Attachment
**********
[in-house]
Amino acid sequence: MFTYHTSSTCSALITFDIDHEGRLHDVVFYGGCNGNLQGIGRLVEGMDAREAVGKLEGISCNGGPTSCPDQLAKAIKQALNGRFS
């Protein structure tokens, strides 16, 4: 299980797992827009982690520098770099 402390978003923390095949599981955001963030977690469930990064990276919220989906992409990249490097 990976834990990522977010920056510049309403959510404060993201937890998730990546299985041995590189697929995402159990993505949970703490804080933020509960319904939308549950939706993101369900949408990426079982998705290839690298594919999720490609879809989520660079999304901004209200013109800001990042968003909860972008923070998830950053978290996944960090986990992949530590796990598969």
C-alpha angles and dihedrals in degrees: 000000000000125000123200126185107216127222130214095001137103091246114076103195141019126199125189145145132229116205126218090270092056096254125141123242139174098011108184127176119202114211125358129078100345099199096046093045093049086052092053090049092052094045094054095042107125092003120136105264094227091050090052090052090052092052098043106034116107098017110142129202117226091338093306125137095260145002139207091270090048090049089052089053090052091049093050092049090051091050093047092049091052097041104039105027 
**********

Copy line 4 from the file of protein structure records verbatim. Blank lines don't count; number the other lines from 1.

C-alpha angles and dihedrals in degrees: 000000000000125000123200126185107216127222130214095001137103091246114076103195141019126199125189145145132229116205126218090270092056096254125141123242139174098011108184127176119202114211125358129078100345099199096046093045093049086052092053090049092052094045094054095042107125092003120136105264094227091050090052090052090052092052098043106034116107098017110142129202117226091338093306125137095260145002139207091270090048090049089052089053090052091049093050092049090051091050093047092049091052097041104039105027 